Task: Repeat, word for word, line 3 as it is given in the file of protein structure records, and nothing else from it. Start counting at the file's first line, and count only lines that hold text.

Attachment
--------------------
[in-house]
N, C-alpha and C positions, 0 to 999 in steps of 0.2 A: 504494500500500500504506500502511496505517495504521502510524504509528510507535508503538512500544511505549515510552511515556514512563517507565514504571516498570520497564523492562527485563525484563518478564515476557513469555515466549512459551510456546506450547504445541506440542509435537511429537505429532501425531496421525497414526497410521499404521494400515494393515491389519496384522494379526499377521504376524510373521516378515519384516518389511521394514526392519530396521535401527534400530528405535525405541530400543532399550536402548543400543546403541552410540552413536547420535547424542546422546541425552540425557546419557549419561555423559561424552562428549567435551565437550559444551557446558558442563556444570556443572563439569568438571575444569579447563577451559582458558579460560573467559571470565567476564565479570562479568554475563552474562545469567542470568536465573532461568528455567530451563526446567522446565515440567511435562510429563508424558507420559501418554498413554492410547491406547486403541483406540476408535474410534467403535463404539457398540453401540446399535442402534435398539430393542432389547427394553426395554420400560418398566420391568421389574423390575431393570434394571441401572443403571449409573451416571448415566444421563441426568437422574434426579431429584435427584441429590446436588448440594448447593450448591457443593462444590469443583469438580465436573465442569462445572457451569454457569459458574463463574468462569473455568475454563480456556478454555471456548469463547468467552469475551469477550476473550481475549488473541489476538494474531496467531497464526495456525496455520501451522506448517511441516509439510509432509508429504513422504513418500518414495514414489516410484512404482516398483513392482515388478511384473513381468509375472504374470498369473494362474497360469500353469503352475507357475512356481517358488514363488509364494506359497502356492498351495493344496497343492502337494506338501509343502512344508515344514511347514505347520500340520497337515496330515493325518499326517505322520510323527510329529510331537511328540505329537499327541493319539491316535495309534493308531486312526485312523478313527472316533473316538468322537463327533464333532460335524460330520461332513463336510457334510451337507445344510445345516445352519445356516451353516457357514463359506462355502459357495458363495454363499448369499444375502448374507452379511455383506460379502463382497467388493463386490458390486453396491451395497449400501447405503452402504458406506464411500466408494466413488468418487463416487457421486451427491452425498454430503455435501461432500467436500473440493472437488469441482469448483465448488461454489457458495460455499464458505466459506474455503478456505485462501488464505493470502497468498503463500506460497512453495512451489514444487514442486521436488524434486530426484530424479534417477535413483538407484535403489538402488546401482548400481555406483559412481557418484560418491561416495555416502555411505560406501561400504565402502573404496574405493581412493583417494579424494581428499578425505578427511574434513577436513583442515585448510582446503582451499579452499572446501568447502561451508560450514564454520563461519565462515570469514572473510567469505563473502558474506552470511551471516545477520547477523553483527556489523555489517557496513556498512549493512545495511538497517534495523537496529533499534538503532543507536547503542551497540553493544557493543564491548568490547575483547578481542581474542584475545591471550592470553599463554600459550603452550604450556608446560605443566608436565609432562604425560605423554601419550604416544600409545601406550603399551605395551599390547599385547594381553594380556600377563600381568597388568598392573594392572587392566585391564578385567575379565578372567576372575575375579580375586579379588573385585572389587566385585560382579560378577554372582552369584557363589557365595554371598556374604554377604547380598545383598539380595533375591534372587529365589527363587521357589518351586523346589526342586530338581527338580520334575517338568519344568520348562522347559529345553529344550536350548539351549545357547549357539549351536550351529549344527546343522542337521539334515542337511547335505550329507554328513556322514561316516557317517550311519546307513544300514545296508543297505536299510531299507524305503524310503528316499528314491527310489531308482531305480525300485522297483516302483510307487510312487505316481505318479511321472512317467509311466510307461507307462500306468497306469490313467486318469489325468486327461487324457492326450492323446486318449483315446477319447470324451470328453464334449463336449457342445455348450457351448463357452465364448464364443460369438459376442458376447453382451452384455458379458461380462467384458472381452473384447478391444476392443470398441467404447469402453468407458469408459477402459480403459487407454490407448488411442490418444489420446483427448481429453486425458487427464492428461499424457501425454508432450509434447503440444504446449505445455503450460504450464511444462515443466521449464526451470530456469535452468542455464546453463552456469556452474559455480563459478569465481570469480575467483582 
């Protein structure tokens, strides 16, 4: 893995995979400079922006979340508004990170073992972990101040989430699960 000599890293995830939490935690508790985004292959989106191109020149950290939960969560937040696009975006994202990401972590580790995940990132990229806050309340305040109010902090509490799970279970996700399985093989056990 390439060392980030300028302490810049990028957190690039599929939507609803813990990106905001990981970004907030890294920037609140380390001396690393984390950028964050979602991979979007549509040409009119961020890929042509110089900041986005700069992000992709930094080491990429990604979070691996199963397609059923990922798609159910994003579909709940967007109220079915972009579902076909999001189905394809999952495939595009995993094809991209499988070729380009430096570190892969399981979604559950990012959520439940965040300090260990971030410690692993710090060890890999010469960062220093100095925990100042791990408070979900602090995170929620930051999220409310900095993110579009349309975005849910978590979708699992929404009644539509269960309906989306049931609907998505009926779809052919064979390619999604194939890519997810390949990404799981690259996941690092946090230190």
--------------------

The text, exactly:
């Protein structure tokens, strides 16, 4: 893995995979400079922006979340508004990170073992972990101040989430699960 000599890293995830939490935690508790985004292959989106191109020149950290939960969560937040696009975006994202990401972590580790995940990132990229806050309340305040109010902090509490799970279970996700399985093989056990 390439060392980030300028302490810049990028957190690039599929939507609803813990990106905001990981970004907030890294920037609140380390001396690393984390950028964050979602991979979007549509040409009119961020890929042509110089900041986005700069992000992709930094080491990429990604979070691996199963397609059923990922798609159910994003579909709940967007109220079915972009579902076909999001189905394809999952495939595009995993094809991209499988070729380009430096570190892969399981979604559950990012959520439940965040300090260990971030410690692993710090060890890999010469960062220093100095925990100042791990408070979900602090995170929620930051999220409310900095993110579009349309975005849910978590979708699992929404009644539509269960309906989306049931609907998505009926779809052919064979390619999604194939890519997810390949990404799981690259996941690092946090230190």